We report a novel approach for deposition of amorphous chalcogenide glass films inside the cylindrical air channels of photonic crystal fiber (PCF). In particular, we demonstrate the formation of nanocolloidal solution-based As2S3 films inside the air channels of PCFs of different glass-solvent concentrations for two fibers with cladding-hole diameter 3.5 and 1.3μm. Scanning electron microscopy is used to observe the formed chalcogenide layers and Raman scattering is employed to verify the existence and the structural features of the amorphous As2S3 layers. Optical transmission measurements reveal strong photonic bandgaps over a range covering visible and near-infrared wavelengths. The transmittance spectra and the corresponding losses were recorded in the wavelength range 500–1750 nm. The main advantage of the proposed technique is the simplicity of the deposition of amorphous chalcogenide layers inside the holes of PCF and constitutes an efficient route to the development of fiber-based devices combined with sophisticated glasses for supercontinuum generation as well as other non-linear applications.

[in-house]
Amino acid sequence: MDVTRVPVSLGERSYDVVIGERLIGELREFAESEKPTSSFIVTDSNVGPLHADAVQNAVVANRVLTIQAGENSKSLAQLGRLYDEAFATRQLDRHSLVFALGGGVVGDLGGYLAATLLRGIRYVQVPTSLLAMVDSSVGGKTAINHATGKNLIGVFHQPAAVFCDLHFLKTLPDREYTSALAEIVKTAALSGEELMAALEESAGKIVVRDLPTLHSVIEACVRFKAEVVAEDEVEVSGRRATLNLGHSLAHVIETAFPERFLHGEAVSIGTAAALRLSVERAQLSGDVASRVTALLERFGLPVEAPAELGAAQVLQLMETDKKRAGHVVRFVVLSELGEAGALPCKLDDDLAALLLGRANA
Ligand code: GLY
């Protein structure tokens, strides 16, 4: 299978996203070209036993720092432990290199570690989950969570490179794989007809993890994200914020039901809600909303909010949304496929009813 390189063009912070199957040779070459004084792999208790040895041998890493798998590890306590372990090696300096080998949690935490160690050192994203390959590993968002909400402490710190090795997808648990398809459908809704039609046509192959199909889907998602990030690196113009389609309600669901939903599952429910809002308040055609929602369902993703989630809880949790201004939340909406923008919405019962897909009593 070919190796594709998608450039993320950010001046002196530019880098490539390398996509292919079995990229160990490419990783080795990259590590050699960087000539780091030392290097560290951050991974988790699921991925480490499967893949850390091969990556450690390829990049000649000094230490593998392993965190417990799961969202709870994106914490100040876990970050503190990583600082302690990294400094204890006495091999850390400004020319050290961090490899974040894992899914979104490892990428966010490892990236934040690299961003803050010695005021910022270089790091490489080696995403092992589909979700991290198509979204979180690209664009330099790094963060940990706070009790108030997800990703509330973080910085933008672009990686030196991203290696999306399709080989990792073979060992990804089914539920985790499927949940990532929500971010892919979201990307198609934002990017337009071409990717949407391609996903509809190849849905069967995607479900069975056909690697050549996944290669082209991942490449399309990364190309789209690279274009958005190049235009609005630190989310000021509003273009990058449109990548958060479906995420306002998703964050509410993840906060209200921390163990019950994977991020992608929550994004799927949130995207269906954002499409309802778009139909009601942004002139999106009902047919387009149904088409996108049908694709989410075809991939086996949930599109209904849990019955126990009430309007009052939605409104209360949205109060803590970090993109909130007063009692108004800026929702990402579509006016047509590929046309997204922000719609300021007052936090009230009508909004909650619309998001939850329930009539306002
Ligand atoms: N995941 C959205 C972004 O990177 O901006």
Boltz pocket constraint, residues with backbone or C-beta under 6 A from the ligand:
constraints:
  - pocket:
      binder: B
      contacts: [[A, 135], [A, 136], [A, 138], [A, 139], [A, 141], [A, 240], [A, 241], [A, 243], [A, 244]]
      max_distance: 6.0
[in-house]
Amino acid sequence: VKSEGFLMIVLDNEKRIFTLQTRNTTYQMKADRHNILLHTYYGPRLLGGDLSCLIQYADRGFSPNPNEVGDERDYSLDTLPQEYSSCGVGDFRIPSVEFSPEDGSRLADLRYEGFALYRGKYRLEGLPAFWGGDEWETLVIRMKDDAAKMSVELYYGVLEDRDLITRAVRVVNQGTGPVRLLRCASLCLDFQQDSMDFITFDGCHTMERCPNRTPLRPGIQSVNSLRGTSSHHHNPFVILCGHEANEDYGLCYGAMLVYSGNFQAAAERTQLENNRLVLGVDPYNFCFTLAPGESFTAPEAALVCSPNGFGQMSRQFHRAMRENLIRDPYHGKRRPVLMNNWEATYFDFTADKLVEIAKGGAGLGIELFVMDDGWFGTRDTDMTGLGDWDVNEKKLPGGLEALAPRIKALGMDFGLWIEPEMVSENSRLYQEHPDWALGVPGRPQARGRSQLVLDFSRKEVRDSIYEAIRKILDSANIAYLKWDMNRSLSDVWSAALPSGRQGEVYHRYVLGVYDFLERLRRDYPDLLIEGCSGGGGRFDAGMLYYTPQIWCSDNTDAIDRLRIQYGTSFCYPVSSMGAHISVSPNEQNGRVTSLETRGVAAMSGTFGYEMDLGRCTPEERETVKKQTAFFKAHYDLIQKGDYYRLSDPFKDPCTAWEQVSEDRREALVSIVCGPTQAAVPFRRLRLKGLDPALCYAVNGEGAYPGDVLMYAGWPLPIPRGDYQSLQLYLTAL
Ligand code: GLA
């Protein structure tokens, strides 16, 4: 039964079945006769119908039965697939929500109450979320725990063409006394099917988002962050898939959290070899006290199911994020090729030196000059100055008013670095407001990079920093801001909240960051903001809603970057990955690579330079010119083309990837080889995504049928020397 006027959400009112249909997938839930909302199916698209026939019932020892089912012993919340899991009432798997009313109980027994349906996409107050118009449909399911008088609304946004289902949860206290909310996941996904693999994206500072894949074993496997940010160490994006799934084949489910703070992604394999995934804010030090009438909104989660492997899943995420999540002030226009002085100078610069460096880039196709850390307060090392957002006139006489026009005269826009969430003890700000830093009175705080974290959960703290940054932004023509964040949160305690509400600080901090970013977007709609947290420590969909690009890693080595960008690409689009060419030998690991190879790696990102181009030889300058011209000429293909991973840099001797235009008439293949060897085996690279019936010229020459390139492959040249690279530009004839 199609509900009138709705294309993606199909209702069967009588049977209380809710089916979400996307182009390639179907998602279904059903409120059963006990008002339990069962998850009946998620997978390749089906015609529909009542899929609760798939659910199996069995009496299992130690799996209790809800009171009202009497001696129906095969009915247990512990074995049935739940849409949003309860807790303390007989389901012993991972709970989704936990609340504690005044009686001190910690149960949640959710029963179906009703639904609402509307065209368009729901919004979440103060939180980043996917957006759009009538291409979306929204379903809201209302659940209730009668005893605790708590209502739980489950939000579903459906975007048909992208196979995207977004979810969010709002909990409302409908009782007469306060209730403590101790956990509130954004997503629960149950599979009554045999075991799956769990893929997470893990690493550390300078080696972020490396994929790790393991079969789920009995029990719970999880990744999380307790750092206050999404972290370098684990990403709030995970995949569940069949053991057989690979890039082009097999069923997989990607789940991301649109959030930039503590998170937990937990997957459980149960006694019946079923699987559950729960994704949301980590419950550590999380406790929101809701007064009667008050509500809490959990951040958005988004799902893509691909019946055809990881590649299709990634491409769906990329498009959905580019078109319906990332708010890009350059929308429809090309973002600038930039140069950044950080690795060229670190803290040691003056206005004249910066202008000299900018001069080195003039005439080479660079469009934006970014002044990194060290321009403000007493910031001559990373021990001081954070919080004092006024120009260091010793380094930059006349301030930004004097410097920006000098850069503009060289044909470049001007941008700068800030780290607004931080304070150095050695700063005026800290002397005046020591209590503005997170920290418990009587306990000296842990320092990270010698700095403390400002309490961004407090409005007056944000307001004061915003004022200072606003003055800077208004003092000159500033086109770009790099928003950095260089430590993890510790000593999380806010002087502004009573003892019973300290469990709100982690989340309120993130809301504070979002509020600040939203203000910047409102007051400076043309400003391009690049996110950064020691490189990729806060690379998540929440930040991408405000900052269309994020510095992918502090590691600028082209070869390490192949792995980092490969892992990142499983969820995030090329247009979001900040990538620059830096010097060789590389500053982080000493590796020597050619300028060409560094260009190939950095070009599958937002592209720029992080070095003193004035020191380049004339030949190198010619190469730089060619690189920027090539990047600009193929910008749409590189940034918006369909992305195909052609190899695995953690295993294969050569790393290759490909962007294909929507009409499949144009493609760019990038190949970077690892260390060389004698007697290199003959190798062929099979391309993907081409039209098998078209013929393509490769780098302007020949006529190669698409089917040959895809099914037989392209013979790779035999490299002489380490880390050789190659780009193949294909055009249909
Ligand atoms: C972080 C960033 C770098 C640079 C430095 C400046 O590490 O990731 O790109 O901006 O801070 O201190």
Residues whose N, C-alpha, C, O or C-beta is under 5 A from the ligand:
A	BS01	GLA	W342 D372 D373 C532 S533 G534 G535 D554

© 2012 OSA
Photonic crystal fibers (PCFs) or microstructured optical fibers, consisting of micrometer scaled capillaries extending down the entire length of the fibers, have become a major topic of research over the last years. These fibers are made mainly of glass or polymer [1–4], in precisely designed geometries that can guide light either as index- or bandgap guiding through the refractive index difference between core and cladding [1,5]. Oxide based glasses, such as fused silica, is the main background material of researched PCFs. However, since silicate glasses exhibit limited non-linearity, and lack the ability to guide light in the mid-IR, it appears necessary to consider alternative glasses for mid-IR as well as non-linear applications.
Chalcogenide glasses (ChGs) appear as emerging materials offering great versatility in photonics since they combine high non-linear coefficients  (two to three orders of magnitude larger than silica’s nonlinearity), high refractive indices n = 2-3.5 , high transparency in the infrared  and their hallmark property, i.e. photosensitivity when illuminated with light at wavelength near the band gap edge [9–11]. Fabrication of chalcogenide step-index [12,13], tapers  and microstructured fibers [15,16] has been demonstrated by several groups for mid-IR broadband sources and other applications . However, the synthesis of chalcogenide glasses is more complicated to control compared for example to oxide-based glasses due to their lower chemical stability. Therefore, several difficulties arise during the fabrication of microstructured fibers .